Blessed are the poor in spirit for theirs is the Kingdom of God. Take a look at how different Bible versions translate this beatitude:
“You’re blessed when you’re at the end of your rope. With less of you there is more of God and his rule.” (The Message)
“Humble men are very fortunate!” he told them, “for the Kingdom of Heaven is given to them.”(The Living Bible)
“Happy are those who know they are spiritually poor; the Kingdom of heaven belongs to them!” (Good News)
“Blessed are the poor in spirit, for theirs is the kingdom of heaven.” (NRSV)
“Blessed are those who recognize they are spiritually helpless. The kingdom of heaven belongs to them.” (God’s Word)
“God blesses those people who depend only on him. They belong to the kingdom of heaven!” (Contemporary English Version)
As different versions try to capture what “poor in spirit” means, there seems to be a consensus of thought. Those who are spiritually poor know they are helpless, that they are at the end of their rope, and that only God can do something about their situation. Spiritual poverty is the basic, beginning step of salvation. In essence, this is what it means to call upon a “savior.” Only those who find themselves in situations that they can do nothing about need a savior. The “rich in spirit” don’t need a savior.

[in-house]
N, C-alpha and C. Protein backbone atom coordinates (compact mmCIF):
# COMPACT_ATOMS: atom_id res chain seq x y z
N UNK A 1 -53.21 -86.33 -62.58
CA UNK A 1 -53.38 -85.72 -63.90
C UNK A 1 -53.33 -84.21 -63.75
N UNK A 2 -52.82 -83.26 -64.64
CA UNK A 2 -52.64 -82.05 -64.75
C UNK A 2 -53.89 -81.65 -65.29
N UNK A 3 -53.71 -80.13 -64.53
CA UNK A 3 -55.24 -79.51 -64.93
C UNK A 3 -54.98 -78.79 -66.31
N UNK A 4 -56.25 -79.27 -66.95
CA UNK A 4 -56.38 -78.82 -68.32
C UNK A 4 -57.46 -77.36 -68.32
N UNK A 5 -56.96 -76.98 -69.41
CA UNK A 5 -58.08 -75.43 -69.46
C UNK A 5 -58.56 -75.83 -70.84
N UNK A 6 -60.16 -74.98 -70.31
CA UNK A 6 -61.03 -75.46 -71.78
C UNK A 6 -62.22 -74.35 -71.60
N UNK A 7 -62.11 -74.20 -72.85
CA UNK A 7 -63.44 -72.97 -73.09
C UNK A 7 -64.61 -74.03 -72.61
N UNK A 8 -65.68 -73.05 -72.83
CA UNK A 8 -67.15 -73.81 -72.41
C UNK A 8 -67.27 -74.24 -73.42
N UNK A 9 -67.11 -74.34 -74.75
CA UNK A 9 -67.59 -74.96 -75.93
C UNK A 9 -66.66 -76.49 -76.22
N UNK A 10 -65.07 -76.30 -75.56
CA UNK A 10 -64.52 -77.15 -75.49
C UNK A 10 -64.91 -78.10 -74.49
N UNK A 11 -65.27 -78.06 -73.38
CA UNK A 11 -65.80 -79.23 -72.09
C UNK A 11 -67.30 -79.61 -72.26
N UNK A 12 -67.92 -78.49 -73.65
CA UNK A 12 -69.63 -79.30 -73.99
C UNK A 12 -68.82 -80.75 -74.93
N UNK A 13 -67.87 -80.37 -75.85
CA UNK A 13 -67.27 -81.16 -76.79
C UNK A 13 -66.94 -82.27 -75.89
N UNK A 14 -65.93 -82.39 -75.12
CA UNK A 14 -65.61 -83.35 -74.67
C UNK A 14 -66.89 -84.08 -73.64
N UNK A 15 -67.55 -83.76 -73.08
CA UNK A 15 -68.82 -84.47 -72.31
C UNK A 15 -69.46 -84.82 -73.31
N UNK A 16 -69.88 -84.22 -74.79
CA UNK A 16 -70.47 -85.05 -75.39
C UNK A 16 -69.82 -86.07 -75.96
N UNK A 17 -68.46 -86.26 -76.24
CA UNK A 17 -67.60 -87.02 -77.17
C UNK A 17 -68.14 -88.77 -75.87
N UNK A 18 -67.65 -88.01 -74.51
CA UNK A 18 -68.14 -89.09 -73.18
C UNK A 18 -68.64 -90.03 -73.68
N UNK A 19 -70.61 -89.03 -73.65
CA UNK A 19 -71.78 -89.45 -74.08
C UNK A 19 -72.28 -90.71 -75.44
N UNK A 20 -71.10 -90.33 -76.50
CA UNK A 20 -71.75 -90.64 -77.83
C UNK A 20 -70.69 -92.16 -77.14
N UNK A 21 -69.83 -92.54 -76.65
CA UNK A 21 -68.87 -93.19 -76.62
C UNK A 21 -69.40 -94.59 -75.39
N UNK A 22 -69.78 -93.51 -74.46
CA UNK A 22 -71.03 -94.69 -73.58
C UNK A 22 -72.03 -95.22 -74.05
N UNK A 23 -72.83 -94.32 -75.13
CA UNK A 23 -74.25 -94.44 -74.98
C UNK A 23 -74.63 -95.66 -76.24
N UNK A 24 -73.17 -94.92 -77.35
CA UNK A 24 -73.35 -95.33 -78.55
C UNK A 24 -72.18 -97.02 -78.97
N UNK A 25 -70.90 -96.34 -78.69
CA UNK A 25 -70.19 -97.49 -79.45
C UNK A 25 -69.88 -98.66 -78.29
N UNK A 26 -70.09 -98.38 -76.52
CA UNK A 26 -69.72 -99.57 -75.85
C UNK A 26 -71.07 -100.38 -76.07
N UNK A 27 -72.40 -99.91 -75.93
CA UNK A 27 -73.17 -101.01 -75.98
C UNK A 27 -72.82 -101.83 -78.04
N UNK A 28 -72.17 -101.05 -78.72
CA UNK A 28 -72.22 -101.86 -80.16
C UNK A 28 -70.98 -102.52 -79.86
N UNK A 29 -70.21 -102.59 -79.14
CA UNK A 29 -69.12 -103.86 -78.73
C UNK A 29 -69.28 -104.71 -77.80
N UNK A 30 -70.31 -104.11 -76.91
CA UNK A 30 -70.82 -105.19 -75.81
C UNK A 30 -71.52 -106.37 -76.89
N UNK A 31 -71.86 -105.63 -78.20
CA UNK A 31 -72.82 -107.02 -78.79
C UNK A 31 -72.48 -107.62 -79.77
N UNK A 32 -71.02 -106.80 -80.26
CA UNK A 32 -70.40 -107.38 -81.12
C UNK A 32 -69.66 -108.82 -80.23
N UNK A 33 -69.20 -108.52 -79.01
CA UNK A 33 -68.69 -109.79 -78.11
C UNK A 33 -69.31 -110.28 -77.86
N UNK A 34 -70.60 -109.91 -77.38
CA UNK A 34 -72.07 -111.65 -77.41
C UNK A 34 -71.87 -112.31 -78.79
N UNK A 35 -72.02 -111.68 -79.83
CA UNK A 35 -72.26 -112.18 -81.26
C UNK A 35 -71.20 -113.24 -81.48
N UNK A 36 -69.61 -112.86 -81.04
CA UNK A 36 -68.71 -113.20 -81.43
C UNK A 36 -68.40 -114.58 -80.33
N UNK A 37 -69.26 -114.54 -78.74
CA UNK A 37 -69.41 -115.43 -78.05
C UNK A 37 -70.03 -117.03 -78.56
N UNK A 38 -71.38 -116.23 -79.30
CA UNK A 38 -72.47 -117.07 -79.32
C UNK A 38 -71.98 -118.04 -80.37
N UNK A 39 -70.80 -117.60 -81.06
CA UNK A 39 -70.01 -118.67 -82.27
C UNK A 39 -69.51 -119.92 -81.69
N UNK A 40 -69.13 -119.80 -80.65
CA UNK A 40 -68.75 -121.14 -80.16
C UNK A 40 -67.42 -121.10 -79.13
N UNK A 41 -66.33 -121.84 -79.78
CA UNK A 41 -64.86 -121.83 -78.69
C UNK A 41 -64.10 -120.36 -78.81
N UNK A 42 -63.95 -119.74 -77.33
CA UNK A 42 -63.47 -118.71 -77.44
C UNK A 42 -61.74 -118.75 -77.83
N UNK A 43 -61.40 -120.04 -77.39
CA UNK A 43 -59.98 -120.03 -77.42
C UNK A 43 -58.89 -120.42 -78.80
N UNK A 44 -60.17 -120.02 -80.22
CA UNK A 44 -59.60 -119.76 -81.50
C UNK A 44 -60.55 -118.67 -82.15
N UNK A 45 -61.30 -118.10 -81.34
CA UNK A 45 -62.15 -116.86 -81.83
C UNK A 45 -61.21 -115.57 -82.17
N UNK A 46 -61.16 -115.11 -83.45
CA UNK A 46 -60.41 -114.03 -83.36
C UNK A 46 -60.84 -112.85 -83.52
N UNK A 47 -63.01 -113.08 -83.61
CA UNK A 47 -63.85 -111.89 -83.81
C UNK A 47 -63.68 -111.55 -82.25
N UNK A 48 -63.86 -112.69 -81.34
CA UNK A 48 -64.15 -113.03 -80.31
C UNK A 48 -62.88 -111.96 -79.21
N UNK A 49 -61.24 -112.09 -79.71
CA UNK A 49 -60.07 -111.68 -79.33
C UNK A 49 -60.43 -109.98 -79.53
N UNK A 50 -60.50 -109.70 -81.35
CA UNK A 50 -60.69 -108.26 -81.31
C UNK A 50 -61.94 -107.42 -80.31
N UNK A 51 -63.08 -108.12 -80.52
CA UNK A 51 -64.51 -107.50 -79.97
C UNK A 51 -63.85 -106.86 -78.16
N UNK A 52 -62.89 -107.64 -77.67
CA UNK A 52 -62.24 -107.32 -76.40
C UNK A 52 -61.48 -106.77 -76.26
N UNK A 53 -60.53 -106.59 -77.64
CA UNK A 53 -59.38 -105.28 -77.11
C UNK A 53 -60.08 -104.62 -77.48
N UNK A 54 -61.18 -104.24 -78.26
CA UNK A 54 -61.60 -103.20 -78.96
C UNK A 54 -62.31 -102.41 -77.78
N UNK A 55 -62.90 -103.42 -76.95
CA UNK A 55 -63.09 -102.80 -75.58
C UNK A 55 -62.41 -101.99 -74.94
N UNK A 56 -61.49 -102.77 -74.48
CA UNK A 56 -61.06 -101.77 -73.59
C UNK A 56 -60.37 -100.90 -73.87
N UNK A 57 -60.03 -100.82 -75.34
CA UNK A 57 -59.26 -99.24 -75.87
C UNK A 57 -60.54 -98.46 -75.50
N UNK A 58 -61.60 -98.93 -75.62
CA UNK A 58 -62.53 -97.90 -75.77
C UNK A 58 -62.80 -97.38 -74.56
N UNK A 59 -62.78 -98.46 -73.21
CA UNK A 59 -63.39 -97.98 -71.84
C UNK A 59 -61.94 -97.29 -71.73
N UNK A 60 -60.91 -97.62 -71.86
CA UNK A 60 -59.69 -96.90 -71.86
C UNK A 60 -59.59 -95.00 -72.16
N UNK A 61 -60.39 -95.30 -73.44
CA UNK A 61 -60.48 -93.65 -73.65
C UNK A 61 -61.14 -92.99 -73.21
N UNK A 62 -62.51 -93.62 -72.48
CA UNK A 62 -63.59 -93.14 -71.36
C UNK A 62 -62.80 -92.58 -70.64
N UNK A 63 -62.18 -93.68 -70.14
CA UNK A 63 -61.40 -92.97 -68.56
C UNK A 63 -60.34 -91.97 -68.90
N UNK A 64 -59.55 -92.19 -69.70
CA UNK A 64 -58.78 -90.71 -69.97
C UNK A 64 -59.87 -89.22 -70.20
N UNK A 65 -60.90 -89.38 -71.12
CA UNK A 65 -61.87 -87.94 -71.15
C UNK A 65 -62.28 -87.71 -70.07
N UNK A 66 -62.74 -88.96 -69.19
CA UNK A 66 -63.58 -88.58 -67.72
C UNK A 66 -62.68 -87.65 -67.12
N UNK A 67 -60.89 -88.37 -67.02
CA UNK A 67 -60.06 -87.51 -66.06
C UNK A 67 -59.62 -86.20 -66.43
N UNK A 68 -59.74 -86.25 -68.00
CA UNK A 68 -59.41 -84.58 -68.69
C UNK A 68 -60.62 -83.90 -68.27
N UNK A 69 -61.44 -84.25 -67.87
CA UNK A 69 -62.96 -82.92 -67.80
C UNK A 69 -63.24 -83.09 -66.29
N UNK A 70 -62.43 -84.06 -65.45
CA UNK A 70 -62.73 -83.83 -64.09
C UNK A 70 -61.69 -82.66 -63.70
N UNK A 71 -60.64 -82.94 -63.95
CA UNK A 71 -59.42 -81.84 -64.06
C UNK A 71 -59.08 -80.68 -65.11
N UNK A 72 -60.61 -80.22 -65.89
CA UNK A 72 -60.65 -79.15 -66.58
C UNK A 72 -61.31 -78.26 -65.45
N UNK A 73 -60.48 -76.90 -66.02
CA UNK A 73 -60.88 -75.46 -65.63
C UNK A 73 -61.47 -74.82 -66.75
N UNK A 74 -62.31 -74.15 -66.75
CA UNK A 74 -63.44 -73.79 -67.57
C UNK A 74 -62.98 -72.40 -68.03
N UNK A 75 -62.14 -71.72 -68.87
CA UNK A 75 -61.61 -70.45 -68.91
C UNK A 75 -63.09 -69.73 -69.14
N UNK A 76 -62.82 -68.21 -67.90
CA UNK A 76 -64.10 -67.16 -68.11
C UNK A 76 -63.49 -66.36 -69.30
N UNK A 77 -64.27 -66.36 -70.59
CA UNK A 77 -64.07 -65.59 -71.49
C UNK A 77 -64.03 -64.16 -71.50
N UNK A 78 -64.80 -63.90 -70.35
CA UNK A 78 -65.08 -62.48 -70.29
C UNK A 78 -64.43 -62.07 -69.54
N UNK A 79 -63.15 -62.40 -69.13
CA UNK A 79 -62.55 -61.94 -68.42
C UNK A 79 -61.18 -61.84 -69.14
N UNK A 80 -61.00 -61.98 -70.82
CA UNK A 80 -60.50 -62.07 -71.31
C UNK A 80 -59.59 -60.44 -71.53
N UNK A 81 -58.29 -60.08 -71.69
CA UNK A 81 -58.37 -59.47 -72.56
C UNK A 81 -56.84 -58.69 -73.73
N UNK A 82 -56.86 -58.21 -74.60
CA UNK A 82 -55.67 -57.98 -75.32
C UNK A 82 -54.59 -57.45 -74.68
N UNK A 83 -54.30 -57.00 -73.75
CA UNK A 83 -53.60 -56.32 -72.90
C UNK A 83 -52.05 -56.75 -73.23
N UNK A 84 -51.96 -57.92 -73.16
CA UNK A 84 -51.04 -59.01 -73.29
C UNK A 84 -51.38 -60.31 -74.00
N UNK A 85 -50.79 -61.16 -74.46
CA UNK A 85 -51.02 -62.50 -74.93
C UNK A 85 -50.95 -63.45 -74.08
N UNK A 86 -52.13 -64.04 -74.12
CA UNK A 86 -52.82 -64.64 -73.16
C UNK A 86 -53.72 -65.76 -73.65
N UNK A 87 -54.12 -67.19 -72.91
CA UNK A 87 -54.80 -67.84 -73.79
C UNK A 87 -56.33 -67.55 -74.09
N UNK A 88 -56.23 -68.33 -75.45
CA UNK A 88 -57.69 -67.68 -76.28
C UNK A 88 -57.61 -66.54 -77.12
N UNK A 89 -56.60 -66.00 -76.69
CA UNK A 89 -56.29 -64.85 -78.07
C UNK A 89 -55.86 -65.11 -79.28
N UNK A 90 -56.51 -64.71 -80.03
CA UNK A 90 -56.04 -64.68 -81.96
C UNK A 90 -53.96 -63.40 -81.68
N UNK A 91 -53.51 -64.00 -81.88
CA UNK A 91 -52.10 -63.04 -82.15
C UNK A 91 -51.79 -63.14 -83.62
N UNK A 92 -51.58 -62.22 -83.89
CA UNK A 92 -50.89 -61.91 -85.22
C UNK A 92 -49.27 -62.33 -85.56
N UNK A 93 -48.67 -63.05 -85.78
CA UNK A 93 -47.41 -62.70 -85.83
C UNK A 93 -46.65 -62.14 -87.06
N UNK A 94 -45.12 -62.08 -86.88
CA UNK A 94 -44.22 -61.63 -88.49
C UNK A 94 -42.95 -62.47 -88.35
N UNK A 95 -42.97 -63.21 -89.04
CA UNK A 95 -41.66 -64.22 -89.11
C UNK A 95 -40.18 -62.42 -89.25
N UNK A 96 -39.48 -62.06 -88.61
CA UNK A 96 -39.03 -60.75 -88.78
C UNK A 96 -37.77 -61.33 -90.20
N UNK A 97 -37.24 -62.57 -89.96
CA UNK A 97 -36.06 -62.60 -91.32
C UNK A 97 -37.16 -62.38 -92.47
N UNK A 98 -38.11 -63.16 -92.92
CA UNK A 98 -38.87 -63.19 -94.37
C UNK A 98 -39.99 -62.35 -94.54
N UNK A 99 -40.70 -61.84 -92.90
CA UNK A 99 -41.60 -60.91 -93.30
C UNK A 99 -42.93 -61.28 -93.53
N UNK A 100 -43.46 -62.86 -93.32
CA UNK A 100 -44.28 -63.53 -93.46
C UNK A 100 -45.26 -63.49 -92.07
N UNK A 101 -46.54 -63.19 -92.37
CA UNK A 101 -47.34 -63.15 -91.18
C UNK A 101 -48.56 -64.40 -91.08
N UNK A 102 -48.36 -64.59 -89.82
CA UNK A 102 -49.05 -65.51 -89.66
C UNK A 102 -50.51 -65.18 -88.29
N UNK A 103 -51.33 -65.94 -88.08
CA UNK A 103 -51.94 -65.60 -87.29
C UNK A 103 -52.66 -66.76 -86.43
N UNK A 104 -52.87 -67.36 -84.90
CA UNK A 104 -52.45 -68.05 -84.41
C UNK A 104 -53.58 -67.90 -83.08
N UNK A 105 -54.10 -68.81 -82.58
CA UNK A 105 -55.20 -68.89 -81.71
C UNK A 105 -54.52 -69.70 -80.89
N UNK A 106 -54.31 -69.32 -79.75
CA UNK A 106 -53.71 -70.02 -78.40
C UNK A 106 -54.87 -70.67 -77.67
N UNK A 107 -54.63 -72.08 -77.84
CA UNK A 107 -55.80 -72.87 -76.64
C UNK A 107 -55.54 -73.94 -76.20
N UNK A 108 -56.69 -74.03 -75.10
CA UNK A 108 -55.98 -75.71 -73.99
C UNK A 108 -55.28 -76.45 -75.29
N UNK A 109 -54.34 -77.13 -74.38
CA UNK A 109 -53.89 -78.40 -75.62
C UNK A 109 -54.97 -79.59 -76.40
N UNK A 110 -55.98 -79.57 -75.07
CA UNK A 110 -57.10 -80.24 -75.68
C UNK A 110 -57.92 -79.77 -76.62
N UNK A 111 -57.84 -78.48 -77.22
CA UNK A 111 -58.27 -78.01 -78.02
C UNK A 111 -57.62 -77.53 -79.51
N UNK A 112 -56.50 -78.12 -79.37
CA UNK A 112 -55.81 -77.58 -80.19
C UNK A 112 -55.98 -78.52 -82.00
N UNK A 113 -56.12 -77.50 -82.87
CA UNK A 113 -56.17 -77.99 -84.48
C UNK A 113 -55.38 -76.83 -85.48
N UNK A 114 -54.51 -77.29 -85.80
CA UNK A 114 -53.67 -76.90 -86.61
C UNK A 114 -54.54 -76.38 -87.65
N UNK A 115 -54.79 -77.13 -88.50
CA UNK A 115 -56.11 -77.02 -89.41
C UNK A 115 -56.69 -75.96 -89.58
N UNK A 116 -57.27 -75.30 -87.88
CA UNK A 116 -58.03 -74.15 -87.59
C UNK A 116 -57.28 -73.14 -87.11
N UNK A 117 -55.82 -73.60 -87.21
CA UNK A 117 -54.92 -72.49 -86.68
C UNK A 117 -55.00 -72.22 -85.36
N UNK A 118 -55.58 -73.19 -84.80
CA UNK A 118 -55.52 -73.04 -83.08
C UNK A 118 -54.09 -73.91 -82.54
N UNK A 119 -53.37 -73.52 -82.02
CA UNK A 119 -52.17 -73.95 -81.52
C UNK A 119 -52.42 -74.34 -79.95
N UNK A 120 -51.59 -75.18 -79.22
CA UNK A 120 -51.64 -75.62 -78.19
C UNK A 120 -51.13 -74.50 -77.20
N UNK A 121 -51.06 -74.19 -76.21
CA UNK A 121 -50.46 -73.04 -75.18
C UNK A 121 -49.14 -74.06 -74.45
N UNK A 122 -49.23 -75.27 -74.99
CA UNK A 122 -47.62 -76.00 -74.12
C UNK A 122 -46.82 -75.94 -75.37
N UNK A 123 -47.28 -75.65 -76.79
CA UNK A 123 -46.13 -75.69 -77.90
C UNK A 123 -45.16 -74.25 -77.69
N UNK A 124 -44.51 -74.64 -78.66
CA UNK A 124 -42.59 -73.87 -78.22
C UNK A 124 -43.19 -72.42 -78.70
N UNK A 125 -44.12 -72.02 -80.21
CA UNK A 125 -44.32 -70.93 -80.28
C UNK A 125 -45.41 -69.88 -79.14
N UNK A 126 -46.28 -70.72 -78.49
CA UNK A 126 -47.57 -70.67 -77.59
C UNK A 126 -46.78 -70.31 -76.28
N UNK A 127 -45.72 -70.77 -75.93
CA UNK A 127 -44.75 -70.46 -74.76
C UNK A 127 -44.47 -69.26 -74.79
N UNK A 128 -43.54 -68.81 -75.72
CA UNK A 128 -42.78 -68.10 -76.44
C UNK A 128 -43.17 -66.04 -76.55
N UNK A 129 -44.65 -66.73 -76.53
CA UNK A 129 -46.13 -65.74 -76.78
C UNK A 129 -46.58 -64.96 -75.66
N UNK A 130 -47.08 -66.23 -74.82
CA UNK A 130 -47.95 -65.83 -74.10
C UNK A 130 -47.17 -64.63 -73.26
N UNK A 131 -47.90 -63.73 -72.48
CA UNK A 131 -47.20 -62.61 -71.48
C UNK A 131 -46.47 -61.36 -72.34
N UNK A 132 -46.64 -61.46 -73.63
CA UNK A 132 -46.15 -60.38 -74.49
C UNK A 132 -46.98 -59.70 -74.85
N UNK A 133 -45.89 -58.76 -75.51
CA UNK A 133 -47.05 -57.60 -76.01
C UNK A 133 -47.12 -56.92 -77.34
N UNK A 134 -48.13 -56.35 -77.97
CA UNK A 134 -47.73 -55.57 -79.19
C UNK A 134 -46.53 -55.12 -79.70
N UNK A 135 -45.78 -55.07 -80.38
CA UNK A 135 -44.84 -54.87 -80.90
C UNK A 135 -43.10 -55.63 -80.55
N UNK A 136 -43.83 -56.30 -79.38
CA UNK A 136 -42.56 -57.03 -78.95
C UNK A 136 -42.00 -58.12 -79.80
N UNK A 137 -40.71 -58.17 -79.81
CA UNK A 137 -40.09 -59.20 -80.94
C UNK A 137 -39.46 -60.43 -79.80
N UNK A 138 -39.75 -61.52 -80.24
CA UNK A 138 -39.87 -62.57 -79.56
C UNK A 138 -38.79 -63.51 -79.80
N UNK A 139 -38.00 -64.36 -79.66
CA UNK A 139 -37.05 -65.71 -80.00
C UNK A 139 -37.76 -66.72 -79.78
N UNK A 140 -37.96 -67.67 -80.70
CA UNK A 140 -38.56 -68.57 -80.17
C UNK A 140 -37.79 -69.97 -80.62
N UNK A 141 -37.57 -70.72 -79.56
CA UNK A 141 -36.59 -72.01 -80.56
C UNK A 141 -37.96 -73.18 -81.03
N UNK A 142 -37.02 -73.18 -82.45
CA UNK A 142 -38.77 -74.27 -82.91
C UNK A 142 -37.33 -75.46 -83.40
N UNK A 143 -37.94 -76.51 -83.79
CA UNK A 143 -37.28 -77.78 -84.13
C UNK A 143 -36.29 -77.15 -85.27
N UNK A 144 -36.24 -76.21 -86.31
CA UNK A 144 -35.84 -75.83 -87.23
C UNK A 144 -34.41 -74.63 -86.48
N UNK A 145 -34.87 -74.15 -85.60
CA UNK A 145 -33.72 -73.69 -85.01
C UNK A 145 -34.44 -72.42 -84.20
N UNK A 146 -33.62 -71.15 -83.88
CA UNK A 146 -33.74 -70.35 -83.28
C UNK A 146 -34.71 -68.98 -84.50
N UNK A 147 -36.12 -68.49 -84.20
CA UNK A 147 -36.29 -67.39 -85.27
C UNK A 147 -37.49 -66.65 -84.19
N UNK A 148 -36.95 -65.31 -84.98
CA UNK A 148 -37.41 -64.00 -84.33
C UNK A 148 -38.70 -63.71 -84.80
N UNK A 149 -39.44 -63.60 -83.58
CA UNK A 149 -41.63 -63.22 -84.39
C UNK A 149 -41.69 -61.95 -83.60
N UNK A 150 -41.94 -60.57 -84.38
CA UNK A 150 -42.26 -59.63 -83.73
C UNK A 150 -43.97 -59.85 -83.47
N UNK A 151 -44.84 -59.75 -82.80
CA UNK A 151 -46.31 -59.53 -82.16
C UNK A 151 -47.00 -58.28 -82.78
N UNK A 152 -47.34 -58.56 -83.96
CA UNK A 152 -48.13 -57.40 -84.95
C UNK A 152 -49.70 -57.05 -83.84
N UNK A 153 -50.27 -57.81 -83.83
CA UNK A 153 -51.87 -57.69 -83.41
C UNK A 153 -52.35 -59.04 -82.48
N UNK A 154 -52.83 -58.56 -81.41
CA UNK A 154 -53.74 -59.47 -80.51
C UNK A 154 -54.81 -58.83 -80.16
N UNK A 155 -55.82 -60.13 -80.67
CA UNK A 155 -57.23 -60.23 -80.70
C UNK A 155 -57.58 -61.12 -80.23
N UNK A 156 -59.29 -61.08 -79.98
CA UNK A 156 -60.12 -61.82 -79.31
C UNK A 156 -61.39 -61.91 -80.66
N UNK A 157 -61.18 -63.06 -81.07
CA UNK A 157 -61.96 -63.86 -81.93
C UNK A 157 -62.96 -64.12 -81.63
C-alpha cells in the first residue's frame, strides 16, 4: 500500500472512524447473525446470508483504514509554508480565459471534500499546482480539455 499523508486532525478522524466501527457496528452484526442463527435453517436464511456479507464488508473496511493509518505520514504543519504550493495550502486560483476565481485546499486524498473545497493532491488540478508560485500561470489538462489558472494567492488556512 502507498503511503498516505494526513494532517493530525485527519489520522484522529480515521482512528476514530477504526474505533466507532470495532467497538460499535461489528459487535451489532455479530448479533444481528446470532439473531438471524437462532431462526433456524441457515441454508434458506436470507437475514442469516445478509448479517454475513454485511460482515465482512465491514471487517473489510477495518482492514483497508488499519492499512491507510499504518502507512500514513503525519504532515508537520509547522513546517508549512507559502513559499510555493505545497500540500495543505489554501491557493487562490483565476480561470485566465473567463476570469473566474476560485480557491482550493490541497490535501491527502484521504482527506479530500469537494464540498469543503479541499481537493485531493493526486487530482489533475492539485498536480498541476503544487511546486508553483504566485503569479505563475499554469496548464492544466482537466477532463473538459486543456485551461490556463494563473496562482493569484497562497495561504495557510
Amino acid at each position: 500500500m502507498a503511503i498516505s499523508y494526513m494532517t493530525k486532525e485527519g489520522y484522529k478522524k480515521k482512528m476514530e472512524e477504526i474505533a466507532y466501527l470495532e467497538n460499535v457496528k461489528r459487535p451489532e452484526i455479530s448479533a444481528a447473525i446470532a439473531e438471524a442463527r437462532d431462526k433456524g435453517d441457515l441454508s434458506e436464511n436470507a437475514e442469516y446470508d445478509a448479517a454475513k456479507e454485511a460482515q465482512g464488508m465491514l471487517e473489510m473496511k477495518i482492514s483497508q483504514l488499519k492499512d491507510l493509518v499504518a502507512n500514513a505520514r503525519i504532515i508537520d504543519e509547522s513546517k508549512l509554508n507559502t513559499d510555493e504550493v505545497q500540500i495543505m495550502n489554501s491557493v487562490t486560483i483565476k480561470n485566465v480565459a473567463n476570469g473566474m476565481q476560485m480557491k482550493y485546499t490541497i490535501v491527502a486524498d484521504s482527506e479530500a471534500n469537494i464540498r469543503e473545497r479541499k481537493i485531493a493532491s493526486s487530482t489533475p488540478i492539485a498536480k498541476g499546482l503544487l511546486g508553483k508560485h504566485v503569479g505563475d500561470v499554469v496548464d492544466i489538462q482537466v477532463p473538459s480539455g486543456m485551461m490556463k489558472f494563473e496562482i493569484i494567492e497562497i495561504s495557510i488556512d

Jesus told a story in the gospel of Luke that illustrates the difference between the poor in spirit and the rich in spirit:
9To some who were confident of their own righteousness and looked down on everybody else, Jesus told this parable: 10“Two men went up to the temple to pray, one a Pharisee and the other a tax collector. 11The Pharisee stood up and prayed about himself: ‘God, I thank you that I am not like other men—robbers, evildoers, adulterers—or even like this tax collector. 12I fast twice a week and give a tenth of all I get.’ 13“But the tax collector stood at a distance. He would not even look up to heaven, but beat his breast and said, ‘God, have mercy on me, a sinner.’ 14“I tell you that this man, rather than the other, went home justified before God. For everyone who exalts himself will be humbled, and he who humbles himself will be exalted.” (Luke 18.9-14)
The question I leave you with today is, “Does salvation wipe away this poverty of spirit or are we meant to continue to be poor in spirit? We will take that up tomorrow.